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Successful debt restructuring saves PIL from becoming ‘the next Hanjin’

The booming liner sector and a surge in the value of Pacific International Lines’ 73 containerships appears to have been a major factor in the success of yesterday’s debt restructuring plan.

According to, the 73 vessels are now worth $1.4bn – the value of its 21 post-panamax ships alone increased by around $100m last month.

One source with an insight into the restructuring negotiations of the carrier told The Loadstar the strong recovery in the container market in the second half of last year had “saved PIL from becoming the next Hanjin”.

“There would have been a real risk of PIL not getting the majority votes needed if the market had not been so strong.

“The line was in big trouble before Covid struck and I thought it might go down in the early part of last year. But the liners have had a ‘good pandemic’, and with customer and vendor confidence renewed, there is no reason now why PIL can’t grow again,” he said.

The Singapore-headquartered carrier confirmed it had gained support from a “significant majority of its creditors and noteholders” to the scheme yesterday, which it had described as a “last resort” to prevent the 54-year-old company from going into liquidation.

Chairman and MD SS Teo welcomed acceptance of the debt restructuring plan, which recorded percentage support from lenders and claimants in the high 90%, as “another milestone”.

He added: “We are heartened by the results of the votes. This is indeed a strong testament to creditors’ confidence in PIL’s business and future prospects.”

He thanked PIL’s investors, creditors, customers and vendors for their patience during a challenging time.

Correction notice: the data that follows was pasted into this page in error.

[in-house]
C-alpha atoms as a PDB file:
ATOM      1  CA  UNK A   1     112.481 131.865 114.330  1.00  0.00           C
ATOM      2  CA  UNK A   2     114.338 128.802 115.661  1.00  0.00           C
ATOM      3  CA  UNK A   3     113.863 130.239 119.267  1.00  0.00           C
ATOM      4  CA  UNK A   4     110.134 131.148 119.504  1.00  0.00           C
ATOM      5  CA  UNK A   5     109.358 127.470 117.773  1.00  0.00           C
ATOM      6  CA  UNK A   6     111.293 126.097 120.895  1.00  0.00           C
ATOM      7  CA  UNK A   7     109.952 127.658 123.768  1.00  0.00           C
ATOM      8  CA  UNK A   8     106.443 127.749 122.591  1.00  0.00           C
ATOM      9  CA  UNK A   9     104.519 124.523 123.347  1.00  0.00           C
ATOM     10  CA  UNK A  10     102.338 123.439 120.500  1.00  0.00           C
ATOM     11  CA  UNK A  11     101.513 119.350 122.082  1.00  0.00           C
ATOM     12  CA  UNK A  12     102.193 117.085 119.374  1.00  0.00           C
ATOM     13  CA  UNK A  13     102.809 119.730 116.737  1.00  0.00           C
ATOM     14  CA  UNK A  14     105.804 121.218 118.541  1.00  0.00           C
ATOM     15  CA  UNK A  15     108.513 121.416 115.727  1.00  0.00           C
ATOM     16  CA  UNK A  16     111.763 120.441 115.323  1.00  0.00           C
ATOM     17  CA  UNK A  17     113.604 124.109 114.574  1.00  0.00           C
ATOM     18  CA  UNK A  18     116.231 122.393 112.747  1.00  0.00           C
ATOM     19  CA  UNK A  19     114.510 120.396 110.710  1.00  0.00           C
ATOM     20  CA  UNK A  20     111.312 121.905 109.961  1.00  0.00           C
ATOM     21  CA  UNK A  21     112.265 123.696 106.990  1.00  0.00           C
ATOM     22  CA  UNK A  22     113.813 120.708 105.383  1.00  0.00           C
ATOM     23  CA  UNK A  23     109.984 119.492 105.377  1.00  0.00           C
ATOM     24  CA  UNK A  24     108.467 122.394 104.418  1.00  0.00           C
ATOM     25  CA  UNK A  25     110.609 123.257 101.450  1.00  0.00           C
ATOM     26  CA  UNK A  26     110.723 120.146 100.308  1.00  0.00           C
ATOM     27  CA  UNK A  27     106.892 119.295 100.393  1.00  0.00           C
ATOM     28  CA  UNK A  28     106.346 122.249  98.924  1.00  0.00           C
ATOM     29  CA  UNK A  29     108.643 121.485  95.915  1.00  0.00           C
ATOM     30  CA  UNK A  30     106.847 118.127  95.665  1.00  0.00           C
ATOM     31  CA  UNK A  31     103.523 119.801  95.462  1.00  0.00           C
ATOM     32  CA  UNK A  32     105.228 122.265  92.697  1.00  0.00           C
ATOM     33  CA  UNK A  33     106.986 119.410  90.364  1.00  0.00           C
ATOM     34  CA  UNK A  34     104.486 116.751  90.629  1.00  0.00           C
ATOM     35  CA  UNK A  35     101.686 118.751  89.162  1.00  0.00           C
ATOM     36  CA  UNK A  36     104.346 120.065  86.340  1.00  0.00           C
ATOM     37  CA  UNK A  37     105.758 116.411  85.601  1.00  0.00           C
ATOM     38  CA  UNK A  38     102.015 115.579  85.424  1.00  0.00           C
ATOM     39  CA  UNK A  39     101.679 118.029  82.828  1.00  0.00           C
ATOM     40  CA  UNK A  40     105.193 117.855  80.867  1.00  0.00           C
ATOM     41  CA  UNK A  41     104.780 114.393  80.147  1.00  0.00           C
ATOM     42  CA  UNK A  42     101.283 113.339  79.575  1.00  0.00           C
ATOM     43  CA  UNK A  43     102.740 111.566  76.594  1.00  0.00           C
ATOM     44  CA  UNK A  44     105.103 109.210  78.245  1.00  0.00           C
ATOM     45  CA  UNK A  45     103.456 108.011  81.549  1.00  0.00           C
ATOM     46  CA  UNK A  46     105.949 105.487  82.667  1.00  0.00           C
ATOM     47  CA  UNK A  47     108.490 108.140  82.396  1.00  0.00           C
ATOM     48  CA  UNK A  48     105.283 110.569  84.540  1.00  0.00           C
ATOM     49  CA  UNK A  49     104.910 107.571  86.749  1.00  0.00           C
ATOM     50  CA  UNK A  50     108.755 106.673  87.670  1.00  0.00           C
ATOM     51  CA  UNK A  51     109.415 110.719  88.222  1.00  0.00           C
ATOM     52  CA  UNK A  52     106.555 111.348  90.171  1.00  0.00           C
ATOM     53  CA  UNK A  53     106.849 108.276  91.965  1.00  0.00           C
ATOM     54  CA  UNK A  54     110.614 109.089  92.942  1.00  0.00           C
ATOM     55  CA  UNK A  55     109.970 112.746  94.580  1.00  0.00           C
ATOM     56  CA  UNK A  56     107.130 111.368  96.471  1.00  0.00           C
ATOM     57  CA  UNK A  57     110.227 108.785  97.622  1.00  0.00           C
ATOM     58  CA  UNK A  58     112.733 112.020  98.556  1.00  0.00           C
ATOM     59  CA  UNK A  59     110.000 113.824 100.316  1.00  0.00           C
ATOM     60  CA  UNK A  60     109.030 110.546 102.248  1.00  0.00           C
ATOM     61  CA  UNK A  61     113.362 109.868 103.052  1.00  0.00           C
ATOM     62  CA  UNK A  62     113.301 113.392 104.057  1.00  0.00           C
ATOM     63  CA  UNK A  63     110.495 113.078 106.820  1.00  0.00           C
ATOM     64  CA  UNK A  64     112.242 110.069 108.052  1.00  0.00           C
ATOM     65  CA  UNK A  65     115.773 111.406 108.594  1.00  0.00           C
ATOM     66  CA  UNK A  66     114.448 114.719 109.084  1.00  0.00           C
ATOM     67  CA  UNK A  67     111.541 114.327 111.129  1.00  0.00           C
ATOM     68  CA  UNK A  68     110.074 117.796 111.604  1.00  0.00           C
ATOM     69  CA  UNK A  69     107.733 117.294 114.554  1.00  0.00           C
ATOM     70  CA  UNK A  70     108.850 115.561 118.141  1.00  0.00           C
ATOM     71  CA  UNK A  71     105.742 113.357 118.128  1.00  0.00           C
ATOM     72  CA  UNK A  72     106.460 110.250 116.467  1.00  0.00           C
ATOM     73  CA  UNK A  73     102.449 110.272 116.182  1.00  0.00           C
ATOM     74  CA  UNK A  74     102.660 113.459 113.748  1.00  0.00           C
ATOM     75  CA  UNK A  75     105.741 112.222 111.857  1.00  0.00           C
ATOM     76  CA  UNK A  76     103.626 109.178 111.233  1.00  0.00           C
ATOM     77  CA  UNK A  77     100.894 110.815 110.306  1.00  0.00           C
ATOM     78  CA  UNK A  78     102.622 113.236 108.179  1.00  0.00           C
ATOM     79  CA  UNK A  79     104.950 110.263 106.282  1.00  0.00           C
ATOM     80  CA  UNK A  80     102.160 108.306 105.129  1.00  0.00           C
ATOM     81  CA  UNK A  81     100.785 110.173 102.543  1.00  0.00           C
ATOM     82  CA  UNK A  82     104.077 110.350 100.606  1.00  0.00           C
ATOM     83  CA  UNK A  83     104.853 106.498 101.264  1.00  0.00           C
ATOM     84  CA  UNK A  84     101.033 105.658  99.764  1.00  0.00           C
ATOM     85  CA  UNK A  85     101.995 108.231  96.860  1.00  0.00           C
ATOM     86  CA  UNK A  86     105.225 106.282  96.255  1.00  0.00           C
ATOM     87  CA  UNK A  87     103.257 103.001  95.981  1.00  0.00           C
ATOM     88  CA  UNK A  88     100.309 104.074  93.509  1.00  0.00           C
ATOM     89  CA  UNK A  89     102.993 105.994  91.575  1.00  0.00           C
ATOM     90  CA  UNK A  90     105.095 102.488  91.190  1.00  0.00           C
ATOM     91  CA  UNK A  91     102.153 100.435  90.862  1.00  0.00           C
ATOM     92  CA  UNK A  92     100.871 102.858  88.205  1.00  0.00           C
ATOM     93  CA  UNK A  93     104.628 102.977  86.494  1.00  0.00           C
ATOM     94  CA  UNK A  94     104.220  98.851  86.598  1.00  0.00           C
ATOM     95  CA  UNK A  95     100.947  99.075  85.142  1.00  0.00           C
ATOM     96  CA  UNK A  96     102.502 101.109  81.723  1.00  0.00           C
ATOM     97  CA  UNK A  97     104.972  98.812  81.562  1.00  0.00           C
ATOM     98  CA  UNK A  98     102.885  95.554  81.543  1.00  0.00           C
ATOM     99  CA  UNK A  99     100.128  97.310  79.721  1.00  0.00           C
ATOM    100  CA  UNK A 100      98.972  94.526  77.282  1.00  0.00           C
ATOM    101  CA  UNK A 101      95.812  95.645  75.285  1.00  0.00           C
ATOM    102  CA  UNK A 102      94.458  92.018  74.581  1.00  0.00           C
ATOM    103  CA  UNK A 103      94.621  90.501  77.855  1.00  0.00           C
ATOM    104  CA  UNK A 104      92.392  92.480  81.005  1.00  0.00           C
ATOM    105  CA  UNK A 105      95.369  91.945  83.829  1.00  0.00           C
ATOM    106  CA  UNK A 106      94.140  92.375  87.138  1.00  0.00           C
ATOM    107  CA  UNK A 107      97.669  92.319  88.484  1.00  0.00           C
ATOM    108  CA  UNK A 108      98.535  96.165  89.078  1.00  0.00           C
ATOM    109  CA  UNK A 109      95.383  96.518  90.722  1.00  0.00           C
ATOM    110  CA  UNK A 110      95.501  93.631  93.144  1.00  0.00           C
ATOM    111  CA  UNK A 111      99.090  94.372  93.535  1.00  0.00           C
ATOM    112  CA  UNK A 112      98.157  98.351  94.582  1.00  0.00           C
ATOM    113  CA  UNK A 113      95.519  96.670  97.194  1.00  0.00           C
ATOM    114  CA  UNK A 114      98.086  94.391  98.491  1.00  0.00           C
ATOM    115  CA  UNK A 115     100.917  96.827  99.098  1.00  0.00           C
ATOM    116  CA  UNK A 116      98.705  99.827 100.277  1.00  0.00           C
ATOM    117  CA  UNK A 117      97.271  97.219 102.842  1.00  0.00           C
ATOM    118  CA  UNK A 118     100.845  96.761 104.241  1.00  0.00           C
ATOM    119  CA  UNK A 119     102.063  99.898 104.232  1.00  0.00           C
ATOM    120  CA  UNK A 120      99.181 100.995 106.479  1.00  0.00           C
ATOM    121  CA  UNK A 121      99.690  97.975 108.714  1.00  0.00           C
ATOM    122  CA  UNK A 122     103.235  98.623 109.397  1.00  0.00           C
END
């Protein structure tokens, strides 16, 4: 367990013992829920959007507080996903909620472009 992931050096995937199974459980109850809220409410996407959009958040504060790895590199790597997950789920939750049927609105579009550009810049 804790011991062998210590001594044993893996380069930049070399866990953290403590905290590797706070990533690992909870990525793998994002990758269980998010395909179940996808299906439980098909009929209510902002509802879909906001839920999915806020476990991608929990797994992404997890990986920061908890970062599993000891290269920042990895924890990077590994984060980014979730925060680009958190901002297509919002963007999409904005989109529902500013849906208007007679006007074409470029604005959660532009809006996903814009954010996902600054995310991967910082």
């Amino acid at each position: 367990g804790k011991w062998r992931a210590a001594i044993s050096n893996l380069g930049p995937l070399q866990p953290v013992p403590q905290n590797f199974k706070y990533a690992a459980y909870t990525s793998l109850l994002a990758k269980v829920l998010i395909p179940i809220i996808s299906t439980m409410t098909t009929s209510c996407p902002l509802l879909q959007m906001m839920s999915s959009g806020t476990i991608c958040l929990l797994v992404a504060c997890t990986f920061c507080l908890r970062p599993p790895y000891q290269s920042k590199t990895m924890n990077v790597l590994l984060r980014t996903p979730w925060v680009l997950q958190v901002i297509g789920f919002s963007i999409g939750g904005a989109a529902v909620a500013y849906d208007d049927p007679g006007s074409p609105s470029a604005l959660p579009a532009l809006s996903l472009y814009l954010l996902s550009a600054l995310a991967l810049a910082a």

“This comprehensive financing package, offered by our investor in conjunction with a holistic restructuring of PIL’s financial liabilities, will recalibrate PIL’s capital structure for long-term sustainability, thereby allowing PIL to emerge as a stronger, leaner and better capitalised company, one that will provide creditors with a clear path to recovery,” said Mr Teo.

In June last year, PIL had liabilities of $3.6bn, which included $1.12bn of bank loans maturing within a year. It recorded a net loss of $795m for 2019, following a loss of $254m the year before, and was thus in a particularly weak position when the first wave of the pandemic devastated demand in the early part of 2020.

To prop up its cashflow, PIL began a fire sale of ships and a liner subsidiary, as well as scaling down its network coverage, including withdrawing from the subsequently lucrative transpacific tradelane.

Lars Jensen of SeaIntelligence said PIL’s survival meant “the competitive pressure in the wider regional intra-Asia market will remain high”.

PIL currently offers a network of 21 services in north and south Asia – 16 across the Indian sub-continent and the Middle East, nine to Oceania, seven to Africa and four to the Americas.

According to Alphaliner, PIL has plunged down the carrier league table to a lowly 23rd place, due to its consolidation, with a capacity of 91 ships for 278,896 teu, of which 34 vessels are chartered-in.

In addition to its 73 owned containerships, PIL is also the owner of 15 other bulk and general cargo vessels.

This article was initially published at The Load Star

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